A 1988 sign-off from KHON in Hawaii, featuring America the Beautiful sung in Hawaiian and technical information with a comprehensive list of translators and relays used to get the station’s signal across the islands:
A complete 1998 newscast from another Hawaii station, KGMB:
Granada’s popular continuity announcer Colin Weston presents a regional news bulletin in September 1990. Weston was known for his charisma and his improvisation skills at announcing, but when it comes to newsreading, he did a very serious job. He retired from Granadaland in 1998 after a 30-year career.
At the end of the 1990s, Granada adopted a peculiar look for its news programs, based on the branding used by Hearst-Argyle stations in the US. This is a snippet of the last Granada Tonight from 28 September 2001 (the last with this identity): the following Monday (1 October), the bulletin returned to its classic name of Granada Reports.
Here’s the H-A version (from WCVB Boston, the first station who introduced this package in late 1995):
Certainly odd by a UK standard (and definitely toned down from the H-A look), although I could see what they were doing if they saw it on WCVB and saw the similar motif their “arrow 5” had in part to Granada’s logo, if you tilt the latter in the same direction like they did (and it certainly doesn’t hurt that it means it points towards the north-west!.. which I think they did at times with other local-oriented programs over the years up to then)…
Highlights of the early morning edition of 24 Horas from the public commercial channel Television Nacional de Chile (TVN) in May 1998. Includes news headlines, review of the papers’ front pages and the weather forecast.
CBS Nightwatch 1st anniversary of the program being on air. It included a cross to Nightline host at the time Ted Koppel as well Bill Schechner and Linda Ellerbee from NBC overnight which was cancelled later that year. One of the only times that people from three networks would of cross over in such a manner I guess.
From 20 years ago this week: a portion of RTP1’s Telejornal (the channel’s main evening news program) presented by José Alberto Carvalho. The topics reported on this segment: anti-war demonstrations around the world and a discussion about the efficiency of emergency services in Portugal.
I don’t think NZ had any morning TV of any kind until the late 1980’s and they didn’t have a Breakfast TV show until the late 1990’s.
On the radio front, the NZBC controlled all radio with the national non commercial stations and the commercial stations in the main centres. Radio Hauraki the offshore pirate was largely responsible for getting privately run radio running in NZ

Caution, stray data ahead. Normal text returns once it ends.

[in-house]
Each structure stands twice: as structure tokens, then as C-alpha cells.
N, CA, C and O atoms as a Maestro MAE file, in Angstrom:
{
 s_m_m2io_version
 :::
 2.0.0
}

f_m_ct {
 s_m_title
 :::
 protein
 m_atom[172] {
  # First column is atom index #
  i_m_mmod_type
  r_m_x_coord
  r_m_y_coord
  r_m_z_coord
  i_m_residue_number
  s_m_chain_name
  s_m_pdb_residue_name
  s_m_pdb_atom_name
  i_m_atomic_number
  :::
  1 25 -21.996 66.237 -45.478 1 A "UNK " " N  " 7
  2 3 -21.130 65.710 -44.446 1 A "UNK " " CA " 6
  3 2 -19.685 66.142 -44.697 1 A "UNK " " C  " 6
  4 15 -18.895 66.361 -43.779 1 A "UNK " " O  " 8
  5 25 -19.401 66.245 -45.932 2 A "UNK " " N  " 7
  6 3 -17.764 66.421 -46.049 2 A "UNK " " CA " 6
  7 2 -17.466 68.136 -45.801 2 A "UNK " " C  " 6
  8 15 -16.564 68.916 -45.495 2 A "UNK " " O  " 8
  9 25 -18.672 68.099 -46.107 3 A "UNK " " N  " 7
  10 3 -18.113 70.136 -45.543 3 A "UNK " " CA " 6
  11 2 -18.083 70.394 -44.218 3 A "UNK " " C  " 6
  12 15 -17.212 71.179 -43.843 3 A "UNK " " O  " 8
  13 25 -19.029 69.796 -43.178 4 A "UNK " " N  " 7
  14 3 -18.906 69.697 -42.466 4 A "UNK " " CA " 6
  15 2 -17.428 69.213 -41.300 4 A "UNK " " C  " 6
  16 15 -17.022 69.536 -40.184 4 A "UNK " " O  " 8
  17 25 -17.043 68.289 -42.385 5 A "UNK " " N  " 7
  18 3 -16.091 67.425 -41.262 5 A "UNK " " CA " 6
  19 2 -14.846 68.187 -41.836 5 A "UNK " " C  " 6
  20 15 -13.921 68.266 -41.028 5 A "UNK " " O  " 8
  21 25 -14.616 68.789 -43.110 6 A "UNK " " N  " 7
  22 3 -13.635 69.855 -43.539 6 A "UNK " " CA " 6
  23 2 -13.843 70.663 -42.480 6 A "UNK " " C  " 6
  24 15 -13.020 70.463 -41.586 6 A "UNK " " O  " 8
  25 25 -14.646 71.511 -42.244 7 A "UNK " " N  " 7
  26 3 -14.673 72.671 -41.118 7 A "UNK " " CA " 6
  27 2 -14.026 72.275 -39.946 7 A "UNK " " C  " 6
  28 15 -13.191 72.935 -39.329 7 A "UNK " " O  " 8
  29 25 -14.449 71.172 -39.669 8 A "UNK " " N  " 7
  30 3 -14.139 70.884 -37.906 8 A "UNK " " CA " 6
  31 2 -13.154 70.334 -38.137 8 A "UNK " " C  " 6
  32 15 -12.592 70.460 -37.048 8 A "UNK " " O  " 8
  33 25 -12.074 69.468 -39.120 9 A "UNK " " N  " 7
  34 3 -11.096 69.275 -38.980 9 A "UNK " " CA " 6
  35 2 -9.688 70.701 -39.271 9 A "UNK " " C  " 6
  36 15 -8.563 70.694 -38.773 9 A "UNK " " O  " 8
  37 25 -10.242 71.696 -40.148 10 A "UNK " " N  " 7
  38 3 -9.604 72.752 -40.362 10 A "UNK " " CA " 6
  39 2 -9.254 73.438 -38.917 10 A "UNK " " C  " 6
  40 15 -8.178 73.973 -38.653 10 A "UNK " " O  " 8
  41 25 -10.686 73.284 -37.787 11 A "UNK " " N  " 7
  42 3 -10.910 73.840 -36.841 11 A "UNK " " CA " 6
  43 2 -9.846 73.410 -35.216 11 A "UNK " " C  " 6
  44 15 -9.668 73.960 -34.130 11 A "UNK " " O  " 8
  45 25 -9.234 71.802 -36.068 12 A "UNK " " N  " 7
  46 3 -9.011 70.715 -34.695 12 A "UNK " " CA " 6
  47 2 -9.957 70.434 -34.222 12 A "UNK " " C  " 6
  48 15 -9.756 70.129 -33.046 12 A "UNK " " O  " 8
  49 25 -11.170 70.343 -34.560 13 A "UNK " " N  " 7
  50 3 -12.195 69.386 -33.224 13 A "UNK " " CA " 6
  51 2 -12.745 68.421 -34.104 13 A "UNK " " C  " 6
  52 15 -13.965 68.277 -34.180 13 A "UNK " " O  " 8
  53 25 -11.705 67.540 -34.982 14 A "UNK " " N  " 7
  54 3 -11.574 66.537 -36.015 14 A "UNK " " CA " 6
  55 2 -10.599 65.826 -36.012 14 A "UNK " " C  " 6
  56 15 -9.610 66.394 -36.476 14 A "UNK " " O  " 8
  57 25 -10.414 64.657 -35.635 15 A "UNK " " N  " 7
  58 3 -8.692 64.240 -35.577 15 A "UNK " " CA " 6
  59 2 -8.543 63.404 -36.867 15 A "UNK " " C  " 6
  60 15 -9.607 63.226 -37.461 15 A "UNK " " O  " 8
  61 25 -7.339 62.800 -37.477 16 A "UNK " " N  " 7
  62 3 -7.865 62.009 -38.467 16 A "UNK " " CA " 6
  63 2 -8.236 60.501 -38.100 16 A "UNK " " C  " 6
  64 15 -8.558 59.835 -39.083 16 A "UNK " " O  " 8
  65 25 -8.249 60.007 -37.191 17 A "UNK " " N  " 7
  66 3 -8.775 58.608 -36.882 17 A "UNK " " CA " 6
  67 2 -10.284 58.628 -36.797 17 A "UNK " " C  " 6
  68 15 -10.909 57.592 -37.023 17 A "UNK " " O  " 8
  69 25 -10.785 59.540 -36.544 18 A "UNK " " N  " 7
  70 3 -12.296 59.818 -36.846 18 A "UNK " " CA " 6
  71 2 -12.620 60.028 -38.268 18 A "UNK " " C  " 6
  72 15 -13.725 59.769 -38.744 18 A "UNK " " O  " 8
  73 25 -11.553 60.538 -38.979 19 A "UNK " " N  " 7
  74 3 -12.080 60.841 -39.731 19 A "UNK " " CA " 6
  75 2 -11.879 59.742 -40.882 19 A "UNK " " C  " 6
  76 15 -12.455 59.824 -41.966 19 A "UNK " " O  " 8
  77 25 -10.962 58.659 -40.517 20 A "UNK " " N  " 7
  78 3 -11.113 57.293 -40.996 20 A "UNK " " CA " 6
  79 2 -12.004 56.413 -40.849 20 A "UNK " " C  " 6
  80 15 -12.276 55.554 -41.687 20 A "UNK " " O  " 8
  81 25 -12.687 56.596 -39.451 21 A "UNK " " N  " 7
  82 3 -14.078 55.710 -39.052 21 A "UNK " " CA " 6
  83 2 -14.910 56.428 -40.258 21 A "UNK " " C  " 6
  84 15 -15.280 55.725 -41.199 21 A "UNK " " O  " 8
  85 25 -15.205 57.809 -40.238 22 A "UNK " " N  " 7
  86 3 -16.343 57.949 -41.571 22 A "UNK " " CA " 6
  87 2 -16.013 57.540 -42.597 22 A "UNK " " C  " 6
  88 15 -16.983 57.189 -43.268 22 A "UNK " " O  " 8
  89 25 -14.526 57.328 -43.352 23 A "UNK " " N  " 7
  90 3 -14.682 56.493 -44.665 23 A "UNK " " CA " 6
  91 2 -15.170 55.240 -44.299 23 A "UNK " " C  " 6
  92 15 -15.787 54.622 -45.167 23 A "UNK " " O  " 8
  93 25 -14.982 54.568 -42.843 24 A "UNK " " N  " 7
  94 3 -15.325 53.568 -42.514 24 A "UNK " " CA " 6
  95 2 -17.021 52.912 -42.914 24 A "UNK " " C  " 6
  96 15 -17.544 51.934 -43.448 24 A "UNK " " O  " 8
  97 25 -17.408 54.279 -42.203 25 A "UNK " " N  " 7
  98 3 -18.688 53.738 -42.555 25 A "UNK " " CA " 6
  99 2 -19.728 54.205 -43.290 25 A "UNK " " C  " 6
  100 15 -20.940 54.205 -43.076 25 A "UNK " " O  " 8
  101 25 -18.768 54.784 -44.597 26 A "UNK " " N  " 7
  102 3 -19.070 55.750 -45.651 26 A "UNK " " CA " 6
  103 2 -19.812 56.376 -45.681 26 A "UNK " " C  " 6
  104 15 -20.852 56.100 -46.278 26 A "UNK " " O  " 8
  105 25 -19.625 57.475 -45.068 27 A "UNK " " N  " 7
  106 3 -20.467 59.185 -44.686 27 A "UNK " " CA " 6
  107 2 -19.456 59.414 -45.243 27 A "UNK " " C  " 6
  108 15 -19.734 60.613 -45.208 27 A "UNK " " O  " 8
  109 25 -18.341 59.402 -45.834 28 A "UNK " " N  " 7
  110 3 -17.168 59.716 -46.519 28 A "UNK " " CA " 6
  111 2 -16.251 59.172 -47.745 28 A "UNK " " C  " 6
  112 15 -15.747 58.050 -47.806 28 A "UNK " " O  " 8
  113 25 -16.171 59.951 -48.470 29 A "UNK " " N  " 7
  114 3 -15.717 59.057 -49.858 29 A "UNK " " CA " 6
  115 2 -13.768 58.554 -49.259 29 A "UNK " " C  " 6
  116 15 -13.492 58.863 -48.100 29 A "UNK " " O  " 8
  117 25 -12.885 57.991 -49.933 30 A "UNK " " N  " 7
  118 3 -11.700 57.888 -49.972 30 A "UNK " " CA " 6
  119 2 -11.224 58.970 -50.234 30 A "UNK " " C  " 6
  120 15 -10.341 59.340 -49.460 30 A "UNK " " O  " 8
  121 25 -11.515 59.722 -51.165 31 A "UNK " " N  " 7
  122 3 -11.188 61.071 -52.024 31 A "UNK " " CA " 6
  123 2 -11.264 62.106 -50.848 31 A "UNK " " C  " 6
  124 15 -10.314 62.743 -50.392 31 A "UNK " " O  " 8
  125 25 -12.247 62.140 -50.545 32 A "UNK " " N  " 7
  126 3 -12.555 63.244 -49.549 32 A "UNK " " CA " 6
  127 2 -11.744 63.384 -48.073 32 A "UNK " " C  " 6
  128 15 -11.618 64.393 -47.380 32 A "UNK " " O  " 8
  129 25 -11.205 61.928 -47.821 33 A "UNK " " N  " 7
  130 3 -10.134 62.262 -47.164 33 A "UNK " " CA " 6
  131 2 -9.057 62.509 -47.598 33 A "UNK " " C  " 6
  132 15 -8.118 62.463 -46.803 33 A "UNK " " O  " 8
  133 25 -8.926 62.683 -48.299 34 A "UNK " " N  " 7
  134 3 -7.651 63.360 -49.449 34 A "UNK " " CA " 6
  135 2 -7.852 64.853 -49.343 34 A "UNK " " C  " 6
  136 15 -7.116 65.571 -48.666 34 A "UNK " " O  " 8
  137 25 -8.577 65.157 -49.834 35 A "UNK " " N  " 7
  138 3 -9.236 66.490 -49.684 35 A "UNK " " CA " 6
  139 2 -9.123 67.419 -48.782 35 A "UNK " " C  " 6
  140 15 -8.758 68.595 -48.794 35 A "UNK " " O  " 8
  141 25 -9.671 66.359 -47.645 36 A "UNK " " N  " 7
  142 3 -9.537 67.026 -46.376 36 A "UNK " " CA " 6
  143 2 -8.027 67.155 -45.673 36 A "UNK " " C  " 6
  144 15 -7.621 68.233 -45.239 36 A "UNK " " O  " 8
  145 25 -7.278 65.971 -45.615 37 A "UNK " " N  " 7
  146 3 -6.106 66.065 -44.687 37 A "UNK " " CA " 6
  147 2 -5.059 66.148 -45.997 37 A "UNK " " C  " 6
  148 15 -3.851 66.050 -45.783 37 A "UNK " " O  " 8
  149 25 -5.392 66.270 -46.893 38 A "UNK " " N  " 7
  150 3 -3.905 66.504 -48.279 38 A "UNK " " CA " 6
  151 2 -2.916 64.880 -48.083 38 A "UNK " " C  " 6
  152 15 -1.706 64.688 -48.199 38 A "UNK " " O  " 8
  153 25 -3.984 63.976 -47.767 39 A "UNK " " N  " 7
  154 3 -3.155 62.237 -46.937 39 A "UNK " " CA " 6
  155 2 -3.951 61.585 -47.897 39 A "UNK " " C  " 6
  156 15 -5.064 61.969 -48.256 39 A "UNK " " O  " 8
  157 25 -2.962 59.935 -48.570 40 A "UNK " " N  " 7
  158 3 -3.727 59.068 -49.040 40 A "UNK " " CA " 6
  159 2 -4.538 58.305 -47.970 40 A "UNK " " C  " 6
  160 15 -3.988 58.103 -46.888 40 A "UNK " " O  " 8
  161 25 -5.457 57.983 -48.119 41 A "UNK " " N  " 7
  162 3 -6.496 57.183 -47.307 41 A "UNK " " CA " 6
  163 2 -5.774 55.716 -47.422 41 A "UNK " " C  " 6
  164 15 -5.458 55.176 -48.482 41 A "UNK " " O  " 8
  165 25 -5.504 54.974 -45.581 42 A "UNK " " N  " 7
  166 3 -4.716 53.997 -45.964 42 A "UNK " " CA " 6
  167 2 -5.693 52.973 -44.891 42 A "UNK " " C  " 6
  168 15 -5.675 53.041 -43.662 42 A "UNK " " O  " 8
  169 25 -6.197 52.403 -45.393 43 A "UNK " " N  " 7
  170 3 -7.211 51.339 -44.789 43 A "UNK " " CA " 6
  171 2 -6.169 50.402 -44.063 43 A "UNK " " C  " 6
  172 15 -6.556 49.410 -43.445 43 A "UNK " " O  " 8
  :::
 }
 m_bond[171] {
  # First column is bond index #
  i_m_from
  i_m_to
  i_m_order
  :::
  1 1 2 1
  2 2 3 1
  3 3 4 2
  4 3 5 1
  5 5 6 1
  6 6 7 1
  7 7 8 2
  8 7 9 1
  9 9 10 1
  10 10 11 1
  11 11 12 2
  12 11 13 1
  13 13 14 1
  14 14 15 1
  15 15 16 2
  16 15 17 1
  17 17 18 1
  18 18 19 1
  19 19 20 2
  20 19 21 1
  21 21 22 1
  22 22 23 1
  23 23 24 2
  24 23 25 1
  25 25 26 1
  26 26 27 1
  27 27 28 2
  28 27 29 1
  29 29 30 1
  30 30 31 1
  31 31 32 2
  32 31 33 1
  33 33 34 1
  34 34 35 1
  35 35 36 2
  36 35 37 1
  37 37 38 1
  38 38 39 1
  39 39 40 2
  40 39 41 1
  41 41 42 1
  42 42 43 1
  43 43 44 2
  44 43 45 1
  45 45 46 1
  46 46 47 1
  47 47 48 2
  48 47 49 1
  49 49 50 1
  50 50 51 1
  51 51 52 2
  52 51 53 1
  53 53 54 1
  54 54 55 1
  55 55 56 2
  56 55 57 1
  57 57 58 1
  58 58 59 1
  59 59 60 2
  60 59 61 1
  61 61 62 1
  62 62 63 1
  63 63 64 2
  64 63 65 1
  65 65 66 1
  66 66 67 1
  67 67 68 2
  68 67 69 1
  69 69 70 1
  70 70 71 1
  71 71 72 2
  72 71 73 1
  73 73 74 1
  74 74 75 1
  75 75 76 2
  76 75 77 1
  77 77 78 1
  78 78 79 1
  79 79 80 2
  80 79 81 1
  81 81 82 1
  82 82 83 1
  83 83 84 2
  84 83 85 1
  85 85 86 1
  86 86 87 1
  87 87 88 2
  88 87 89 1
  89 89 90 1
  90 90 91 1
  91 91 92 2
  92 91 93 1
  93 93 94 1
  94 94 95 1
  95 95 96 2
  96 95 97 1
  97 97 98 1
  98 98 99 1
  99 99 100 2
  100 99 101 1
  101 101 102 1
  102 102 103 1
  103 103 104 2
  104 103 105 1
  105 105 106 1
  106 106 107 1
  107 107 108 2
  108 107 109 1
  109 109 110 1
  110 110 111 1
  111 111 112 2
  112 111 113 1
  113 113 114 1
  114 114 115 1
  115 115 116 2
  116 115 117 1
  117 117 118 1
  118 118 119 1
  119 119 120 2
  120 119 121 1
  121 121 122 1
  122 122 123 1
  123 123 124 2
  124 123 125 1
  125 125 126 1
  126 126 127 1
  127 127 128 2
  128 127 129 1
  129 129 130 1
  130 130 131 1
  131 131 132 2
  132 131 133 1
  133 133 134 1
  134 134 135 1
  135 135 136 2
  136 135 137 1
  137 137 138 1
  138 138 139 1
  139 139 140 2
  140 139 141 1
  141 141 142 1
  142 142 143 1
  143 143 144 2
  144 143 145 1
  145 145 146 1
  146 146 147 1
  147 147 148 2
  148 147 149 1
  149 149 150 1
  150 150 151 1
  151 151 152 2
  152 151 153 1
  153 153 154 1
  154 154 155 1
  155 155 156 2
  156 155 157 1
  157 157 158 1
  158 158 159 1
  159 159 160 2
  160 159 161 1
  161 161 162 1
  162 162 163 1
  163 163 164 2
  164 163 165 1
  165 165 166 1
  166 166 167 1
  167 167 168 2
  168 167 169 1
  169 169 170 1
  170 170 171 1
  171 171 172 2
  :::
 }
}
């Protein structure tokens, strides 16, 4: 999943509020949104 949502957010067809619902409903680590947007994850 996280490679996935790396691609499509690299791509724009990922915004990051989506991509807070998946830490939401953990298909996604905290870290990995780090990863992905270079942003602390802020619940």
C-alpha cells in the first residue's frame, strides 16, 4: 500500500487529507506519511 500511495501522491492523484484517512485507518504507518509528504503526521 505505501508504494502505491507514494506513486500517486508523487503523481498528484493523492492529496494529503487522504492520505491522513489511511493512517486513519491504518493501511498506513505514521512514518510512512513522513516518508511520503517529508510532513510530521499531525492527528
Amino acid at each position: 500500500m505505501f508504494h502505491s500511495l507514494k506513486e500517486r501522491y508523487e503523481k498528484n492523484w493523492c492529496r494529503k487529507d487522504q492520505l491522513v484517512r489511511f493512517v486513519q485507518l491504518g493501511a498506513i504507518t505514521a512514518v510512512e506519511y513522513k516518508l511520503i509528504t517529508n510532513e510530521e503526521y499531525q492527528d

Not on a permanent basis, but there were short-term experiments but not until the mid/late 70s… Yorkshire Television’s Good Morning Calendar [Calendar being Yorkshire’s local news name, even now] was on air for two months in 1977, and part of one episode of that is on YouTube - featuring Bob Warman, in what must’ve been a rare stint away from ATV/Central.
That led to some other experiments (both from Yorkshire’s then-sister station in Tyne Tees, and others in the network, details I’m not certain about) - and that eventually led to the IBA’s decision to award a 6.00-9.25am licence for ITV.
That of course, became TV-am, and they held the licence starting 1982 - but it took them more than a year to get on air and were beaten to the punch by Breakfast Time by two weeks, roughly.
Technically, that breakfast franchise still exists even though with ITV plc owning everything except in the STV regions of Scotland, it’s completely transparent - they now even put on Lorraine Kelly’s morning show (once a part of GMTV, the 90s/2000s breakfast franchise) across the “switch” time as a 9-10am timeslot, and only those watching in most of Scotland would know any better, as ITV1 promos become local STV promos 25 minutes in.
Technically the breakfast licence also applies to the “channel 3” multi-channels too, but everyone involved saw no point in having any difference in that… and the idea of a “GMTV 2” eventually shifted to just be run on the CITV kids’ channel. (A later “STV2” was unrelated to this, running on city-level restricted licences briefly.)
Probably technically-related back then - when it started forty years ago, it was even a manual switchover by (I take it) British Telecom staff, so TV-am had to finish at 9.15am… when that was more automated, they could go right up to 9.25.
9.25 originally allowed the regions to do their own startup, then the programs actually started at 9.30. (But once 24-hour TV started and no-one cared about closedowns, programs instead started at 9.25.)
Edit:also forgot that ITV having schools programs in the mid-morning during most of that time probably also meant needing some of that time to show a countdown to the first show for those watching in/being taped for the classroom too, as was the thing for schools shows on both BBC and ITV. The latter was moved over to Channel 4 before the end of the 80s…
The “Channel 3” licensing system (as it started being generically called) now still has the relics of the regional system - but the last time the regions changed hands was in 1992/new year 1993 - a time when the only options were four channels terrestrially (Channel 5 didn’t exist yet) and five channels or so on Sky (they didn’t initially expand to fifteen or so until later in 1993).
Now that there’s so much other competition, it’s extremely unlikely they’d lose it - the current licences ITV and STV have expire at the end of 2024, and it should just get renewed for another 10 years - however, occasionally they do get used to ensure their public service broadcasting remit gets held up, such as minimum local news content. If they somehow failed a “fit and proper person” test, they could certainly ensure that those concerns would be rectified.